In an arc furnace supplied with direct current where the contact electrode has been placed at the side of the vertical line through the tip of the arc electrode, the arc is influenced by the electromagnetic forces emanating from the current paths in the melt in such a way that the arc does not burn vertically but obliquely from the arc electrode towards the bath in a direction facing away from the contact electrode. This fact results in the disadvantage that the section of the lining in the furnace, towards which the arc has been thus displaced, is exposed to harder stresses and thus harder wear than other parts of the wall of the furnace vessel.

According to a known method the arc may be caused to burn vertically by placing the contact electrode at the vertical line through the tip of the arc electrode, so that the dissymmetry in the current paths which causes the obliquity of the arc does not occur. A disadvantage of this method, however, is that the contact electrode must be placed at the bottom of the furnace at a location which is less favourable from the point of view of lining.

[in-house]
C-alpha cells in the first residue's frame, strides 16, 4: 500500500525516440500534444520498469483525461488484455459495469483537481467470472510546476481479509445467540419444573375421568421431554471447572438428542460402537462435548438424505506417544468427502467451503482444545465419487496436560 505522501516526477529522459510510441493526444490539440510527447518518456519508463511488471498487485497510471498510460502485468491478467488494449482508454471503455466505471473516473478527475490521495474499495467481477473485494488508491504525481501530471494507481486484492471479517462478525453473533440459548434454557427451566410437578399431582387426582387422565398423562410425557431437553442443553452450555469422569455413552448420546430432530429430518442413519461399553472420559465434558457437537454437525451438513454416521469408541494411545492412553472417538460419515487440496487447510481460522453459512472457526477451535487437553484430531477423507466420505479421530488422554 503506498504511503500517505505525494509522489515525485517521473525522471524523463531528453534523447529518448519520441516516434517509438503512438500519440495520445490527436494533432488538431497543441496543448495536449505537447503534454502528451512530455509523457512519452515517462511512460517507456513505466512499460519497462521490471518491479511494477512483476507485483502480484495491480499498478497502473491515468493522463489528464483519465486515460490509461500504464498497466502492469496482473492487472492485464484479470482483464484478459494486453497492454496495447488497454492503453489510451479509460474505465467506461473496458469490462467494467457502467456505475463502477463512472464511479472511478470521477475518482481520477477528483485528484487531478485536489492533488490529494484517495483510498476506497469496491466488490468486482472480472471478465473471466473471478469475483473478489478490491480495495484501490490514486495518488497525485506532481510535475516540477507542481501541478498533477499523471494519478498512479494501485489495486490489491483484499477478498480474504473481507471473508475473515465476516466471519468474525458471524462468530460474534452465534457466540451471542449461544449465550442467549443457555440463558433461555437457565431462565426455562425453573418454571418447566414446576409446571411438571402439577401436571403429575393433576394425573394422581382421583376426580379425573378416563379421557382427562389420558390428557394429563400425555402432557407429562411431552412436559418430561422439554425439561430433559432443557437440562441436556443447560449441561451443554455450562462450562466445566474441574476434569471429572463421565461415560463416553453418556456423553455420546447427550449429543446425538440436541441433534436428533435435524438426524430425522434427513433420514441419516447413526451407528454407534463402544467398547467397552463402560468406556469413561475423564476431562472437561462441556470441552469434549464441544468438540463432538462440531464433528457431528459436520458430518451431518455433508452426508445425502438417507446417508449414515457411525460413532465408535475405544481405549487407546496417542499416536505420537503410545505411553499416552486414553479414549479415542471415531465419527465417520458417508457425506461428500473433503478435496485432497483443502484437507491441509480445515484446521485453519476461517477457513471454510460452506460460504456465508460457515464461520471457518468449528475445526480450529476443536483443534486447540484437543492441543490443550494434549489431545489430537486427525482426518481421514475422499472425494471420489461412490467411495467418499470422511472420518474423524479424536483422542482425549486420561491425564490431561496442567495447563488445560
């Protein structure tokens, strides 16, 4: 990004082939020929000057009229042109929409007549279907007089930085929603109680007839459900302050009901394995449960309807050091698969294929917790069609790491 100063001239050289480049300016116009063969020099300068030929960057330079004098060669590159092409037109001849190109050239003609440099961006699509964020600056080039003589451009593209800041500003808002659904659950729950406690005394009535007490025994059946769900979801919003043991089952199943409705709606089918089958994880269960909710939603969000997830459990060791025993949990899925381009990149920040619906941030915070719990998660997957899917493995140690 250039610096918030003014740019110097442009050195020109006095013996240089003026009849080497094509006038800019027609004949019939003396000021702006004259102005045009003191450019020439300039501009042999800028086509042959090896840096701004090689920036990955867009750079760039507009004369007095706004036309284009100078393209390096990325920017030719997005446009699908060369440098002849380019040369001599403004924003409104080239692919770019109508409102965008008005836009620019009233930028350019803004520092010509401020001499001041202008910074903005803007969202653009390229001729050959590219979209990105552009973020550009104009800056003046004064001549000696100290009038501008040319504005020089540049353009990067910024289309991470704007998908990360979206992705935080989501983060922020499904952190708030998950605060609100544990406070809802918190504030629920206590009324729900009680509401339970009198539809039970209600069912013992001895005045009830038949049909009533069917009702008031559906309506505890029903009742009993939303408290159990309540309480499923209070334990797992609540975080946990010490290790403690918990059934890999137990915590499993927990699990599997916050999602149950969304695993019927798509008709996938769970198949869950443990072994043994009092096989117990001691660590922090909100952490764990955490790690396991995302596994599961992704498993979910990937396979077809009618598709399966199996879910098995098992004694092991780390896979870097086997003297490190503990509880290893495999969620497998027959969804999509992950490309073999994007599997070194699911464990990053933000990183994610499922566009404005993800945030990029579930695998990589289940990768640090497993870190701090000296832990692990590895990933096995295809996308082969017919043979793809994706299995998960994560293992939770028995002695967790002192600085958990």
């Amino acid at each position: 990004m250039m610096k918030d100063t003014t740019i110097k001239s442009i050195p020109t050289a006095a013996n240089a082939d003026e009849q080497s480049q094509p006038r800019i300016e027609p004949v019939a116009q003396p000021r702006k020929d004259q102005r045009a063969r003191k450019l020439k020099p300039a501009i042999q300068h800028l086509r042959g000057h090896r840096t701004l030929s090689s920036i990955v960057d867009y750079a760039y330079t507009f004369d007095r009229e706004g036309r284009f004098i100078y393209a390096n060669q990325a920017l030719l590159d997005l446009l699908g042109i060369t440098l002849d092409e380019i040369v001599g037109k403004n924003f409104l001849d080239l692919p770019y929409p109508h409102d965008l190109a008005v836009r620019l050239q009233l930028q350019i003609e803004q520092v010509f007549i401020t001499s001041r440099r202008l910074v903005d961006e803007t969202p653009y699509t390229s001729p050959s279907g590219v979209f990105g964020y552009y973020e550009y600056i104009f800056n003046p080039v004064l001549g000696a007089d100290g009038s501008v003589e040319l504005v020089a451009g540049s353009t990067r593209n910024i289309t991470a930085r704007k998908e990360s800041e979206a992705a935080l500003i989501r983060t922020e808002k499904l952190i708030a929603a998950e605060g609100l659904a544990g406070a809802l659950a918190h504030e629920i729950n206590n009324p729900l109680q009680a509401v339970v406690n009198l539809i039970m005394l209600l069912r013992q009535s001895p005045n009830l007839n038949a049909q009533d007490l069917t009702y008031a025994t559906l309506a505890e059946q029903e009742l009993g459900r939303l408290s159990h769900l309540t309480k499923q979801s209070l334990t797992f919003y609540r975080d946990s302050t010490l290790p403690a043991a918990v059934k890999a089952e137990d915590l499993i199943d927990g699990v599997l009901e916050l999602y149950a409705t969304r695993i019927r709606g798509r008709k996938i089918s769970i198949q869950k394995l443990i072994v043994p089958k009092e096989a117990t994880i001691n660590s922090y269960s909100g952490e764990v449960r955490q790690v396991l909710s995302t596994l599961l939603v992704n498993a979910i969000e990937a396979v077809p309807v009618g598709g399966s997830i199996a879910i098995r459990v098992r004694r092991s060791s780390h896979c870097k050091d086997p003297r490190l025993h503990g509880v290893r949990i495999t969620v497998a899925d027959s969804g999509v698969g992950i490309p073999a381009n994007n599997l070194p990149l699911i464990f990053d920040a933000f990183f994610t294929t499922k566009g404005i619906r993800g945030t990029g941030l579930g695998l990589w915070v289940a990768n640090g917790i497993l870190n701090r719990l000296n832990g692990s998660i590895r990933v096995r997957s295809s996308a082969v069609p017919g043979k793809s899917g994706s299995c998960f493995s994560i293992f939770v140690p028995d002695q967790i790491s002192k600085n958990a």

Another known method of balancing the arc so that it will burn vertically is to use two or more contact electrodes which are symmetrically positioned in relation to the arc electrode (cathode). The disadvantage of this is the more complicated furnace construction, and also that it will be difficult to achieve a symmetrical splitting-up of current between the contact electrodes despite a symmetrical location of the electrodes. A slight reduction in resistance of one of the contact electrodes may cause this to take over a greater part of the current so that the arc is again obliquely blown, thus causing the uneven wear on the lining.

According to a third and also well-known method involving symmetrically located contact electrodes, these are connected by turns by means of a switch so that the obliquity of the arc is successively changed, thus spreading the wear on the lining. The disadvantages arising from this method are the complicated construction and the difficulties of operating with switches for the high currents which will be used.